This Is

by Sophie Kearing

scuffy the tugboat

It’s assumed that, at this stage, I don’t know things. Well, I guess that’s true. I don’t know things. But I do feel them.

Every time she thinks about me, the skeletal digits of an invisible hand squeeze all the comfort from me like juice from a lemon. The hand keeps me firmly planted in the darkness, unable to reach any of the good feelings.

She is tired, so I am tired.

This is zero.


When she takes up her frayed, Palmolive-coated brush, she penetrates the bottles with ill-concealed savagery.

When she lays me down on the changing table, her brow pinches and her nose wrinkles.

When she scrubs me with a washcloth in my too-warm bath, her hands grow angry and florid.

She is tired. She is tired. She is tired.

This is one.


She starts sending me to a place where there are other people my age.

She’s a little happier.

I’m a little happier.


But neither of us is as happy as my cohorts. They smear their finger paints across blonde tabletops and eat their Play-Doh and clap triumphantly. Meanwhile, all I can seem to do is retreat to the muted ire of the play kitchen so I can rub my forearms and neck with the small, checkered dishcloth.

She takes me to the doctor.

“27 months….” he says. “She should be putting some crude phrases together.”

She shakes her head.

“A word now and then? ‘More?’ ‘No?’ Surely ‘Mama.

She pinches the bridge of her nose. She is tired.

This is two.


I don’t hide my sacred rituals out of malice. I hide them to spare her the exhaustion.

One of the ways I protect my most treasured ritual is making sure that the bottom of my bedspread clears the floor by exactly two inches. Any more than that and she’d feel compelled to tidy things up. She’d find the roaches.

I hunt them in the basement after she’s gone to sleep. Every night, I trap one in a small Tupperware and bring it up to my room. I army-crawl under my bed. I make sure to maim the panicked insect while it’s still in its plastic confines; that way, I can line it up precisely three quarters of an inch away from the one I captured the night before. I have a designated Little Golden Book—Scuffy the Tugboat—that I use to smash my little prisoners into the old hardwood. I’m pleased by the surprising uniformity of the textured, inky stains. There’s a grid under here: 15 by 12 so far.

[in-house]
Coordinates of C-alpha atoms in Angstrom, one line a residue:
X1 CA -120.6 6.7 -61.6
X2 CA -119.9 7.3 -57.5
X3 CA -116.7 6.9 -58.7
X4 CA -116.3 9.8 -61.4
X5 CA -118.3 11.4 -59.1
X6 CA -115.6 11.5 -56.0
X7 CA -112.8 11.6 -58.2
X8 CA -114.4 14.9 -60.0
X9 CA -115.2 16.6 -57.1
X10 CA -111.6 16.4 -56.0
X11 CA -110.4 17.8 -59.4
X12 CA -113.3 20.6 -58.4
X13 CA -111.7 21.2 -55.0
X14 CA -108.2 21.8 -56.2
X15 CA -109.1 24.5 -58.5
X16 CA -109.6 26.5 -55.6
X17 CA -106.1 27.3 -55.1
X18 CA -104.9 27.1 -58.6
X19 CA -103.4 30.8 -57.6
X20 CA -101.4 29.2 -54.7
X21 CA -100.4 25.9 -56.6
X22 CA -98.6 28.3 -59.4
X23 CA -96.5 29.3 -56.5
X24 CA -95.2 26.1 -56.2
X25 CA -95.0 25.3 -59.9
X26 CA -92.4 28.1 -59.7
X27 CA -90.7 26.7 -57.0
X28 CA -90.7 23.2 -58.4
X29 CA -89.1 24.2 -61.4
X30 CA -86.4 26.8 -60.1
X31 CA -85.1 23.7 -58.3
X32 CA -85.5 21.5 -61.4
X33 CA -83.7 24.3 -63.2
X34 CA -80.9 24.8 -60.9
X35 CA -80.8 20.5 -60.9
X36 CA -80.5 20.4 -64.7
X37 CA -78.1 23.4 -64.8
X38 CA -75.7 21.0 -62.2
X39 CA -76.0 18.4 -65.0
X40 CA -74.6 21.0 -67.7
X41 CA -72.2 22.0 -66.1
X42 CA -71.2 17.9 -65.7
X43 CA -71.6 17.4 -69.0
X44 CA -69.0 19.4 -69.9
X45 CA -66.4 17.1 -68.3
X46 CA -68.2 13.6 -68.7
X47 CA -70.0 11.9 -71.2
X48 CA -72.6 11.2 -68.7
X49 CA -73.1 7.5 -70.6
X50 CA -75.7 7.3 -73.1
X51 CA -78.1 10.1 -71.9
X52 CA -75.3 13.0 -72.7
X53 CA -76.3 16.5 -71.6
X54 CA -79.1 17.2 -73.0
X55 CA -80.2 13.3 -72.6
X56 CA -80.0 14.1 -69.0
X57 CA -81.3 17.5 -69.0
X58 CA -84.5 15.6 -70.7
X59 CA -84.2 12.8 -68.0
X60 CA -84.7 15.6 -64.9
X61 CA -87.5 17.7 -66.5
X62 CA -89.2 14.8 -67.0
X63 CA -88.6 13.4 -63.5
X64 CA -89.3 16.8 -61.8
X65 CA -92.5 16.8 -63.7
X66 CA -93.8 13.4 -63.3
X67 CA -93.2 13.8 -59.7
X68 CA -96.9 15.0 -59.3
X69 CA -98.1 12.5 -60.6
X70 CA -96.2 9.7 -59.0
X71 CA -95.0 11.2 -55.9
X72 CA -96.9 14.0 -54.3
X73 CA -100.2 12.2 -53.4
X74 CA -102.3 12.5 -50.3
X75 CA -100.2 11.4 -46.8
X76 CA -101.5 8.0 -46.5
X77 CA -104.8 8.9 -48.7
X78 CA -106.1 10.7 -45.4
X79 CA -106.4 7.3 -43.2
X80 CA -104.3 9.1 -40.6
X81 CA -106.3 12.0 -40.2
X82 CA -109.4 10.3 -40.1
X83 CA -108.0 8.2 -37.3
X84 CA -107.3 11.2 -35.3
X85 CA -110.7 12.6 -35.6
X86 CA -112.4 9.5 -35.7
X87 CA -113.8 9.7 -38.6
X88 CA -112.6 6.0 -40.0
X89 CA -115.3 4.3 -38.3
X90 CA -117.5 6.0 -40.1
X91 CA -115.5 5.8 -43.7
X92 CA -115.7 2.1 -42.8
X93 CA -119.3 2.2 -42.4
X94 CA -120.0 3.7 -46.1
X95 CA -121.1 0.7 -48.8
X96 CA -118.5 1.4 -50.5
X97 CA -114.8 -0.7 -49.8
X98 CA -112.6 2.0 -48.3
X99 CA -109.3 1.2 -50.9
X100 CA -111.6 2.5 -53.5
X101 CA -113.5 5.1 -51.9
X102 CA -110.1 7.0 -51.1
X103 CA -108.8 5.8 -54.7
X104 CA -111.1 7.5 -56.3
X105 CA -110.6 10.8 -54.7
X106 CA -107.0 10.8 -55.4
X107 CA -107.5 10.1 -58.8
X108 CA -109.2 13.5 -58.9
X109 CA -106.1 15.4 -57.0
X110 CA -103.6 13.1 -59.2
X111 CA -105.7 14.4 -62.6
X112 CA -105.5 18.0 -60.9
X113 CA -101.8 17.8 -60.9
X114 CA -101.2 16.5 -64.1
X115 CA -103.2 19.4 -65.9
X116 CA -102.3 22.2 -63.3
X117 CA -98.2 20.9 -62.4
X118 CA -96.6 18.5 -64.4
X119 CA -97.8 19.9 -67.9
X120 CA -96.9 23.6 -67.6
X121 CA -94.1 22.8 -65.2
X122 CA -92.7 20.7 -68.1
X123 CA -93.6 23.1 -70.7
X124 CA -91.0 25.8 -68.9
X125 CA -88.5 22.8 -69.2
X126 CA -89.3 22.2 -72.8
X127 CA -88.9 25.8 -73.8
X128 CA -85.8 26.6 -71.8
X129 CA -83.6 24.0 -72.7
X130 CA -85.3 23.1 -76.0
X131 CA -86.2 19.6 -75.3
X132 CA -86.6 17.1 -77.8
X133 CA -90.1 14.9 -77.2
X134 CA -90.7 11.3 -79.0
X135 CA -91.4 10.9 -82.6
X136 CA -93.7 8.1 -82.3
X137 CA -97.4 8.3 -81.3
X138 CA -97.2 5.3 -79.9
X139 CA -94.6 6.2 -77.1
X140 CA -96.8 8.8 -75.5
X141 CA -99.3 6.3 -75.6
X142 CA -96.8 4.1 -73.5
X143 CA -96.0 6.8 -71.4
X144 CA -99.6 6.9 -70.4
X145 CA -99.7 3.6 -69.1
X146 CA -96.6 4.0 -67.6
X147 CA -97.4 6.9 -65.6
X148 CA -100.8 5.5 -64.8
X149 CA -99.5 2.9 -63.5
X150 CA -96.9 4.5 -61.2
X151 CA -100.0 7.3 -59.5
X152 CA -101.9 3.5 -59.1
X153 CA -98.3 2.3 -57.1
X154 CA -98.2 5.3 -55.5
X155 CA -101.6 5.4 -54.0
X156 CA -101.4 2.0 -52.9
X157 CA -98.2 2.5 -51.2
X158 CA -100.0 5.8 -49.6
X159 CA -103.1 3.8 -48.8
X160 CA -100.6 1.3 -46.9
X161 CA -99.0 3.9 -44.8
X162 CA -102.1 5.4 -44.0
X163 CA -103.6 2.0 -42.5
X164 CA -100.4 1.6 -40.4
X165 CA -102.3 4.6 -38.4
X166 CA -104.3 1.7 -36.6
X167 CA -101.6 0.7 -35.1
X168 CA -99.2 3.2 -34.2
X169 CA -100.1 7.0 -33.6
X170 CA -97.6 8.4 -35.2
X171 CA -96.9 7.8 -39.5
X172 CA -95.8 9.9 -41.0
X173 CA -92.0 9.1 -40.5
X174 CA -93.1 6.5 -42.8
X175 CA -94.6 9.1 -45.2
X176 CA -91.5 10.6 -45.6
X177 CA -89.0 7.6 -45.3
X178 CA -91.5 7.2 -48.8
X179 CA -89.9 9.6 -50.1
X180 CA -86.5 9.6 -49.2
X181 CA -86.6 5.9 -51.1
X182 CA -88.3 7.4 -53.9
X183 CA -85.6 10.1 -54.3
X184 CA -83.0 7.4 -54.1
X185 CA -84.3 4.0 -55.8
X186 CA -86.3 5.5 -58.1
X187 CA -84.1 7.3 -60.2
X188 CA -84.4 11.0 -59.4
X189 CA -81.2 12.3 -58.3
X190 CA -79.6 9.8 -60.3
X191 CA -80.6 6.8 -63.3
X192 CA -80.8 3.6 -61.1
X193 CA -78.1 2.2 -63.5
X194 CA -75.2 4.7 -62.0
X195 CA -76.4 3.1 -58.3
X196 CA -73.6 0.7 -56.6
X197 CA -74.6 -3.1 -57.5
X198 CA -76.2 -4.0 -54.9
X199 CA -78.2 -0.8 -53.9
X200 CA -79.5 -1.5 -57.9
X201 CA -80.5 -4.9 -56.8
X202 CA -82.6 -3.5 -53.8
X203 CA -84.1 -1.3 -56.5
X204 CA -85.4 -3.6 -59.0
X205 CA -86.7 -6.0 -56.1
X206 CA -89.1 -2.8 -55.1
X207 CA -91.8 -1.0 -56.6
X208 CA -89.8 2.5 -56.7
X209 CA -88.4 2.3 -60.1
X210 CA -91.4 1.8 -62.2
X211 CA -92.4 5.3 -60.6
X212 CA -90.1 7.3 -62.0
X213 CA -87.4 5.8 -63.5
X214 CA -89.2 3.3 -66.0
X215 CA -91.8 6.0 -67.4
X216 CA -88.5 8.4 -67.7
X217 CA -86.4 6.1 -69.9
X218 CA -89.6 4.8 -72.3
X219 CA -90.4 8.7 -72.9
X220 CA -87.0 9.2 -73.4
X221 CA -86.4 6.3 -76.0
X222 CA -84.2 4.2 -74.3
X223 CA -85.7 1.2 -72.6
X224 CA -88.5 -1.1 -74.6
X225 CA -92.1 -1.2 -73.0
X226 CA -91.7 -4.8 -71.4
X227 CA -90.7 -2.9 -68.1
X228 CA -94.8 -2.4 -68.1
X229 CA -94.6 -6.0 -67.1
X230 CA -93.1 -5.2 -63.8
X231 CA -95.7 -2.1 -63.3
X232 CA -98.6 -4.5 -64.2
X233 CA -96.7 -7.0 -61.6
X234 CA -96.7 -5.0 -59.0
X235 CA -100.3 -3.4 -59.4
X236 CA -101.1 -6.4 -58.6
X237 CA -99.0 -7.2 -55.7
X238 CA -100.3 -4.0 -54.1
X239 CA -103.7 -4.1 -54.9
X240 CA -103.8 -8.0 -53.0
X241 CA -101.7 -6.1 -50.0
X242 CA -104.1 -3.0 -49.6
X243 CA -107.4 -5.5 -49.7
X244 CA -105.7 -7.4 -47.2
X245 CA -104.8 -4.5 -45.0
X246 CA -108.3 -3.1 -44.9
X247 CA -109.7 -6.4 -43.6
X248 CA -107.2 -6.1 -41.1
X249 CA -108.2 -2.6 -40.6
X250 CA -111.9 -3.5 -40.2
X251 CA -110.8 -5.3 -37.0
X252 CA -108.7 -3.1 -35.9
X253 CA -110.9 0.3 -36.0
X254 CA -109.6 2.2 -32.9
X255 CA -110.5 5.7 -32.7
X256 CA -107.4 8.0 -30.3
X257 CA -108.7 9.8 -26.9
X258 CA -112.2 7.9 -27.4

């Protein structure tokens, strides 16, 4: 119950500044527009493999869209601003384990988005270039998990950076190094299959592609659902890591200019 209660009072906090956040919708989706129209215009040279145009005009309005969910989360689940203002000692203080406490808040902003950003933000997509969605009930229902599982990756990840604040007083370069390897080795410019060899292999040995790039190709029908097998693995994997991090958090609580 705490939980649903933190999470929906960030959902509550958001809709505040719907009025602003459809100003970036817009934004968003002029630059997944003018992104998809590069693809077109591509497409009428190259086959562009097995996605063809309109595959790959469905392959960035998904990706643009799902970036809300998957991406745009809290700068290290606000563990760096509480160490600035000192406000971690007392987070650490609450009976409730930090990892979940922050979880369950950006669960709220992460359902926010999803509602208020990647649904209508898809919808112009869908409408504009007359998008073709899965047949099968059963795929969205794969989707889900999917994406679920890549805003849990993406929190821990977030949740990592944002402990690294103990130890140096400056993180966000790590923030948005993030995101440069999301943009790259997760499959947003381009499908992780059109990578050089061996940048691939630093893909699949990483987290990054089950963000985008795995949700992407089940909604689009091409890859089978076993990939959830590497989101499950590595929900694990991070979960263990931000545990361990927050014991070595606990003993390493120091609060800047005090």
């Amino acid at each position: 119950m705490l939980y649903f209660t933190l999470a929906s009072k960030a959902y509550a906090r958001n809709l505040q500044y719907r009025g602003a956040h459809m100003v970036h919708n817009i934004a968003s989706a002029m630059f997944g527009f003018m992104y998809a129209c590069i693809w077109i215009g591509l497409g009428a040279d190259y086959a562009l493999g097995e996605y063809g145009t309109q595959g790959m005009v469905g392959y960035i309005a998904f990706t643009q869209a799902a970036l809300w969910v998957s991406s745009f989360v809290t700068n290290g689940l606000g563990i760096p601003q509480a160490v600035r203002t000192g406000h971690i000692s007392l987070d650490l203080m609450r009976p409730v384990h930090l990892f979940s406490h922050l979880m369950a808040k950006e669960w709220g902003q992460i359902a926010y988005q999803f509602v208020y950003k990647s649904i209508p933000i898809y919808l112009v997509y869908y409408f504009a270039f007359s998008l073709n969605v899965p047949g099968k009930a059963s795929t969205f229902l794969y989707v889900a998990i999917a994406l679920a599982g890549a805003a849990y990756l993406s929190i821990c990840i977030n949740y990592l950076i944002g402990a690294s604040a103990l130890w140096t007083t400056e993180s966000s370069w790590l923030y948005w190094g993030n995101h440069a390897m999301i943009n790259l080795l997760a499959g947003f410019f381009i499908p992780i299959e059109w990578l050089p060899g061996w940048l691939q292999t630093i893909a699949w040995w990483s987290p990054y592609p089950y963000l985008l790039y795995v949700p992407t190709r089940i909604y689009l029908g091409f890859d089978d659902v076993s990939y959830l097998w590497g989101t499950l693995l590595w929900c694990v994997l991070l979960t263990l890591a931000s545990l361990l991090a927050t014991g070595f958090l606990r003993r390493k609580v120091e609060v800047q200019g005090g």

This is three.


To this day, I have never uttered a syllable. It’s assumed that people like me don’t connect with others. Well, I guess that’s true. I don’t let irrelevant shit like compassion or blood relations or legalities get in the way of what needs to be done.

I look at her face, which is now marred with a few dark kiss marks from her hungry, salivating grave. Though she looks like she’s sleeping, there’s a wounded, inquisitive quality about her. She definitely wants to know why.

“You—” I squeak. I take a pull from my bottled water, then clear my throat. “You were always so tired, that’s why. A dirt nap is exactly what you need.” With my steel-nosed shovel, I gather some earth and sift it over her.

This is four. Times ten. Haha.

Sophie Kearing is a writer of short fiction and a composer of long tweets. Her work has been featured by Mojave Heart Review, Ellipsis Zine, Jolly Horror Press, Moonchild Magazine, Horror Tree, Spelk Fiction, and other publications. She’d love to connect with you on Twitter: @SophieKearing



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